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### Estimate for the Rate of Convergence

• We will now show how the upper bounds for the variational distance and the second largest absolute value of the eigenvalues of the transition matrix derived in Section 2.3 can be used
• in order to determine upper bounds for the distance occurring in the th step of the MCMC simulation via the Metropolis algorithm,
• if the simulated distribution satisfies the following conditions.
• Namely we assume
• that for arbitrary such that ,
• and that the states are ordered such that .
• We may thus (w.l.o.g.) return to the notation used in Section 2.3 and identify the states and the first natural numbers, i.e. .
• The probabilities can thus be written in the following way:

 (56)

• where is a monotonically increasing function,
• and is chosen such that for a certain constant

 (57)

• and is an (in general unknown) factor.
• Furthermore, the definition of a Metropolis algorithm for the MCMC simulation of requires
• that the basis and the differences are known for all ,
• i.e. in particular that the quotients are known for all .
• Let the matrix of the ,,potential'' transitions be given by

 (58)

• Let the acceptance probability be defined as in (53), i.e.

• By (56) and (58) the entries of the transition matrix for the MCMC simulation are thus be given as

 (59)

and for

 (60)

Theorem 3.15   The second largest eigenvalue of the transition matrix defined by - has the following upper bound

 (61)

Proof

• By Theorem 3.14 the pair is reversible.
• Hence, Rayleigh's theorem (see Theorem 2.17) yields the following representation formula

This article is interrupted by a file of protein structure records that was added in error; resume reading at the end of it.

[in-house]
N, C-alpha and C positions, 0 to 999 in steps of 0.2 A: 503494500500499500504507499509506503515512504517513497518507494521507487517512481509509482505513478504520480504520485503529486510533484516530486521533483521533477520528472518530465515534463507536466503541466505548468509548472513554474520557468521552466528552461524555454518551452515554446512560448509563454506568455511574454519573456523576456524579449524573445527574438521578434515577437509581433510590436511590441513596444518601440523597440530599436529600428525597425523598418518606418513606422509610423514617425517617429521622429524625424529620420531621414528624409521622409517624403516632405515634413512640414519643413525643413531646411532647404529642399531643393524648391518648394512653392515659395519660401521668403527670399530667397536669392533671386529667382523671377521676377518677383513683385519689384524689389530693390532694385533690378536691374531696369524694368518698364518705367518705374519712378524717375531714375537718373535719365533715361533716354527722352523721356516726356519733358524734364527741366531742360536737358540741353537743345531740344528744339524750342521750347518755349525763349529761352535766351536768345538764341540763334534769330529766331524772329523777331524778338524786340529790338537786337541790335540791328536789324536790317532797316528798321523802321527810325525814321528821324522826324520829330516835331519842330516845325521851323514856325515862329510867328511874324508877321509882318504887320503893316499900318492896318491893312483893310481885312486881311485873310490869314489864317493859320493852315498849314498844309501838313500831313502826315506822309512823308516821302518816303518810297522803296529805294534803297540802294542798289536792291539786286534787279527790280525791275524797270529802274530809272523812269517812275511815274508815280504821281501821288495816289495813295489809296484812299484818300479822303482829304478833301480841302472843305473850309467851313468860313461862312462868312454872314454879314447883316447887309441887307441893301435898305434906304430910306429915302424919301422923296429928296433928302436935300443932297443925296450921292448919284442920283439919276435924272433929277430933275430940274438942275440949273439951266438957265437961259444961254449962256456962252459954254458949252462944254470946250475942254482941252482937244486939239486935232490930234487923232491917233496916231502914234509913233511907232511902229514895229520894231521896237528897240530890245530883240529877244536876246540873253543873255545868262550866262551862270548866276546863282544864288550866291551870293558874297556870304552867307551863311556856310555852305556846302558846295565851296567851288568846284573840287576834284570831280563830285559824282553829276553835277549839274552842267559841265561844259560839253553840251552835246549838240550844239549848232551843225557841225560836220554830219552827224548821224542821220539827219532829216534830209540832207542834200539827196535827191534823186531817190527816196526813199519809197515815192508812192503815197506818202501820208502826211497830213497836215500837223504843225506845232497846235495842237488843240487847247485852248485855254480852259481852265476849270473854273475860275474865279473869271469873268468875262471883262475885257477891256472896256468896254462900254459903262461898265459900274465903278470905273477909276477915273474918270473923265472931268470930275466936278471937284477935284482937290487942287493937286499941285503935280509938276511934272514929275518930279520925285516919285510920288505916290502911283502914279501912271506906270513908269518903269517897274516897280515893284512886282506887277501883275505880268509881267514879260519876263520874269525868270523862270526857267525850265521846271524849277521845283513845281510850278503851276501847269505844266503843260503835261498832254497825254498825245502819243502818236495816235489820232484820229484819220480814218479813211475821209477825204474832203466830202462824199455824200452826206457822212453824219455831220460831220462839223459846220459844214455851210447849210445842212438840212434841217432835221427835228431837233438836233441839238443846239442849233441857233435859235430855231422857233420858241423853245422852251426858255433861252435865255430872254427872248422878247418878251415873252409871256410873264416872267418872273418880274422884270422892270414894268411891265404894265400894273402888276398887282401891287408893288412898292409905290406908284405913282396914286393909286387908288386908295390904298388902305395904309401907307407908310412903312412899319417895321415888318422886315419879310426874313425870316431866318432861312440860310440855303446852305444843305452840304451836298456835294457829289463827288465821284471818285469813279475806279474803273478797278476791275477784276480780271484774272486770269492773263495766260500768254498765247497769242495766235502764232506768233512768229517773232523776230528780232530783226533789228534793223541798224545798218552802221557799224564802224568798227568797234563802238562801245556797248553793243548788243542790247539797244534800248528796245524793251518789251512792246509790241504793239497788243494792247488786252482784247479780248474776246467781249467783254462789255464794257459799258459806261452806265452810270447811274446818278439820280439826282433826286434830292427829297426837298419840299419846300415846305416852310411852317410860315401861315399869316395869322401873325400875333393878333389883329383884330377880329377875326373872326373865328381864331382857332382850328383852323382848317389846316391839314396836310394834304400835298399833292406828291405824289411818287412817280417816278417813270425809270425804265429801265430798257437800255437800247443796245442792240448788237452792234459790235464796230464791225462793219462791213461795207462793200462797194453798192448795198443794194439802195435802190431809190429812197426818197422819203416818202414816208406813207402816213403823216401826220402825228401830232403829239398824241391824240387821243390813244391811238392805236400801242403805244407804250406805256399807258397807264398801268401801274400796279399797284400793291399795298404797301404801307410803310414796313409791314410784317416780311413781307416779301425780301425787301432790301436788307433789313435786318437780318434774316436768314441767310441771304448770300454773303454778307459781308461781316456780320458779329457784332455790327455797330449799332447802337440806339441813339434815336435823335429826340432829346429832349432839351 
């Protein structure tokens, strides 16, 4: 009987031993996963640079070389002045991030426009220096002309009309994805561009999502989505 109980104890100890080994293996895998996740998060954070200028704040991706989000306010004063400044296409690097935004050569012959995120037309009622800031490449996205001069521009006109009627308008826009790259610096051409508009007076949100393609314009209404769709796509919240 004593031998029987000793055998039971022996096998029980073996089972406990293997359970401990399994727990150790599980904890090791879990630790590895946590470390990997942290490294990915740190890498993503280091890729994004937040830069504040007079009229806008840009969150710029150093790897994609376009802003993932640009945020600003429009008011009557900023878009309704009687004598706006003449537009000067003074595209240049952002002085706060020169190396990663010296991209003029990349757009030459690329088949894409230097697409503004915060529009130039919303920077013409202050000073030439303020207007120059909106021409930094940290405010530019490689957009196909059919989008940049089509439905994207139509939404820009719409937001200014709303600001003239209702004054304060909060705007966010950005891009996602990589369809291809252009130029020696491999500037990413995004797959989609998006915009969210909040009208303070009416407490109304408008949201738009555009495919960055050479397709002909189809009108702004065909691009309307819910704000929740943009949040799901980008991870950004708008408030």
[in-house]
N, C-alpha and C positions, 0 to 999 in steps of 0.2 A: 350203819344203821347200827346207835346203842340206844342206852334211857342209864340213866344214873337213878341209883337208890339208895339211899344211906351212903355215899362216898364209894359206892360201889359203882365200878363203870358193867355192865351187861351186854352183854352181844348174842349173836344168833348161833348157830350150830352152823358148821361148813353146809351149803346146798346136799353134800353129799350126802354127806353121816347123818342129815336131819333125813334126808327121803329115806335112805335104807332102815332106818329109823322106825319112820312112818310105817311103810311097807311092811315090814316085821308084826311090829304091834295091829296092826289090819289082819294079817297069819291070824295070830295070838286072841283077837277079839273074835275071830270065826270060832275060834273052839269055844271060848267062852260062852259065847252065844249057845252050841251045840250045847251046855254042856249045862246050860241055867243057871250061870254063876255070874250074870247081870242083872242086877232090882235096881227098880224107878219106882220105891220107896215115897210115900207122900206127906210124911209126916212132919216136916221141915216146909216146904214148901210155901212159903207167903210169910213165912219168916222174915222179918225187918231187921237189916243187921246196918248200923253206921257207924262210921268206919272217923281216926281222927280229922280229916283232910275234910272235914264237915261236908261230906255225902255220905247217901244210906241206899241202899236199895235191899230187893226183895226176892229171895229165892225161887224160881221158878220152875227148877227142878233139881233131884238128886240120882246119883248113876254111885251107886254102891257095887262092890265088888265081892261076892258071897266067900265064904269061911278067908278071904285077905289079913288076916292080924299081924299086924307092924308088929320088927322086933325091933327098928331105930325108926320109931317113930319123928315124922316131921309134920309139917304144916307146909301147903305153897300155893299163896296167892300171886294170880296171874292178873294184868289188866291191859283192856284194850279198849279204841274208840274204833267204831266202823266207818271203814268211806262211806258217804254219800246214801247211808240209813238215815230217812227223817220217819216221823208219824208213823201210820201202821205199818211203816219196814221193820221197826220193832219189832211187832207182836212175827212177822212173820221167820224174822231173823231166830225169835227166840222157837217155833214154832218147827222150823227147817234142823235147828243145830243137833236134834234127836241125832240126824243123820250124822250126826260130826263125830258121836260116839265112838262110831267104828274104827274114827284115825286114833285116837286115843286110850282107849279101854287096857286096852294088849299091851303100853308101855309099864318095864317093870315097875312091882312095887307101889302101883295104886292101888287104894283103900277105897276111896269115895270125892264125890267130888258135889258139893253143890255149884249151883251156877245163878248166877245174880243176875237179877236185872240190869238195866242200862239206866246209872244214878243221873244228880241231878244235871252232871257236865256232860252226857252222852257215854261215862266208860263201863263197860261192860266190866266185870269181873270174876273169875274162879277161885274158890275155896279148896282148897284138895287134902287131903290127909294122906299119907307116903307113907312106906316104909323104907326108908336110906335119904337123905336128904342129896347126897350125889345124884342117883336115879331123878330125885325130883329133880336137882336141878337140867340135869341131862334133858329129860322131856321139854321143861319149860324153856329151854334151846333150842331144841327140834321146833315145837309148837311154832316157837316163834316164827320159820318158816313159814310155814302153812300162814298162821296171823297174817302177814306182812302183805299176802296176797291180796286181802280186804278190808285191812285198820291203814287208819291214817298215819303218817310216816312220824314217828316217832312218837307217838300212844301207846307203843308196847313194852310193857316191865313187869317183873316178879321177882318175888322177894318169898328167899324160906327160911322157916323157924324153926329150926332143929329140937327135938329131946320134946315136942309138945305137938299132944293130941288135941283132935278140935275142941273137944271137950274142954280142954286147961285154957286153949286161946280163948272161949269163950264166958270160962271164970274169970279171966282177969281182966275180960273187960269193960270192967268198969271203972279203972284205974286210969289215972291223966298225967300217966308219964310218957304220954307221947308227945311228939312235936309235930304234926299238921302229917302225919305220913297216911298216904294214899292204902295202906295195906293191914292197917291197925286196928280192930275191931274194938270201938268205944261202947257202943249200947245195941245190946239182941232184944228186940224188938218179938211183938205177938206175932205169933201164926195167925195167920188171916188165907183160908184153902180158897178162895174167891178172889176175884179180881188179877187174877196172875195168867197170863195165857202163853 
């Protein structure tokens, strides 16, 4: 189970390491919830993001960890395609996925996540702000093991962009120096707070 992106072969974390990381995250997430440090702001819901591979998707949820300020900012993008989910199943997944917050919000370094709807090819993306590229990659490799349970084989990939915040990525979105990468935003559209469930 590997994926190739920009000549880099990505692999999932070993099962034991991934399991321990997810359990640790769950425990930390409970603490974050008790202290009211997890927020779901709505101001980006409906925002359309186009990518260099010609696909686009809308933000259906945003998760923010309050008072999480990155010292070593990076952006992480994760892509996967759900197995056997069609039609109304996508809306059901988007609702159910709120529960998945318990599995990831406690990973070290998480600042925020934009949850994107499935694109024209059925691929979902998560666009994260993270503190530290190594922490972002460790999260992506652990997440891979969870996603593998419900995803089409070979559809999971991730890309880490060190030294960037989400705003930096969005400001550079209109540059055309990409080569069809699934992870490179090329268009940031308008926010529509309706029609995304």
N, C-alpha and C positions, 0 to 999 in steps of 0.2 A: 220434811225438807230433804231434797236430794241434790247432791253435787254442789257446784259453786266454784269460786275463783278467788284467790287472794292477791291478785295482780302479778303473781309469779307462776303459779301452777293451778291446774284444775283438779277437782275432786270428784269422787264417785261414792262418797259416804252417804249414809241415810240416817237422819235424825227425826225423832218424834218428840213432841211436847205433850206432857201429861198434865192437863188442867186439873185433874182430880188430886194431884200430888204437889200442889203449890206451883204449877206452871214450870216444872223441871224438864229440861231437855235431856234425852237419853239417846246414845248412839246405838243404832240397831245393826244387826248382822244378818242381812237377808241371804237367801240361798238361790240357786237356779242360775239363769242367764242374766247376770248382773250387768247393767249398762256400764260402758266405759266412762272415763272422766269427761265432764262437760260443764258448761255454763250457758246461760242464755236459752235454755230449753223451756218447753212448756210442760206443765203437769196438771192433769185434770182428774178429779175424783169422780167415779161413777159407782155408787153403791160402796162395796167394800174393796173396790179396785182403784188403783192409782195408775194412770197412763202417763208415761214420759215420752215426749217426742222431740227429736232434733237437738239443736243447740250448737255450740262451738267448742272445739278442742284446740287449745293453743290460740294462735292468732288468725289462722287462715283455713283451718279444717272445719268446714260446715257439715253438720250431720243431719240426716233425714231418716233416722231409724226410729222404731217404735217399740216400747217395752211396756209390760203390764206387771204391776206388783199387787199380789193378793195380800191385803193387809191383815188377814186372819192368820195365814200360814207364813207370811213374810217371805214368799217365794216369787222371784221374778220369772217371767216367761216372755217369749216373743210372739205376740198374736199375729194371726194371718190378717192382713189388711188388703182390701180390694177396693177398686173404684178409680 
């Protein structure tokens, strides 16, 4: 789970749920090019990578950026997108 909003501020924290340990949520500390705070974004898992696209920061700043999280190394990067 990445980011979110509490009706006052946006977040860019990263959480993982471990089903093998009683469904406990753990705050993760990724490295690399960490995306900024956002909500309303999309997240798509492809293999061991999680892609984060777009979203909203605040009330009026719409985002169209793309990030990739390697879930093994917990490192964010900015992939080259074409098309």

(62)

• where     denotes the subset of vectors in whose components are not all equal,
• is the variance of the components of with respect to
• and denotes the Dirichlet form of the reversible pair .
• Due to (62) it is sufficient to show that

 (63)

for some constant such that

 (64)

• Similar to the proof of Theorem 2.18 we obtain by copying the notation that for all

where the ,,edge probability'' is assigned to the ,,directed'' edge and denotes the ,,path'' from to .
• Using the notation we thus obtain

• This shows (63) for

 (65)

as we showed in Lemma 2.8 that

• It is left to show that the constant considered in (65) satisfies the inequality (64).
• For this purpose we choose the path for each pair such that .
• Then (56) and (59)-(60) imply

• Thus, the reversibility of the pair shown in Theorem  3.14 yields

• Because of (56) and (57) we obtain for arbitrary such that

• Moreover, all edges are of the form or , as for the entries of the transition matrix defined by (58)-(60) we have if .
• Thus, for ,

as and and hence

• For we obtain the estimate (64).

The following lemma will turn out to be useful in order to derive a lower bound for the smallest eigenvalue of the transition matrix defined by - .

Lemma 3.1
• Let be an arbitrary -matrix and for all let .
• Let be an arbitrary eigenvalue of , let be a left eigenvector corresponding to and let be the number of the component where

• Then,

 (66)

Proof

• By definition of and we have . In particular

and

• This implies

Theorem 3.16   The smallest eigenvalue of the transition matrix defined by - has the following lower bound

 (67)

Proof

• By Lemma 3.1 applied to (and to the index determined for )

• Thus, taking into account (59)-(60) we derive

Remark
Summarizing the results of Theorems 3.15 and 3.16 we have shown that

 (68)

Next: MCMC Estimators; Bias and Up: Error Analysis for MCMC Previous: Error Analysis for MCMC   Contents
Ursa Pantle 2006-07-20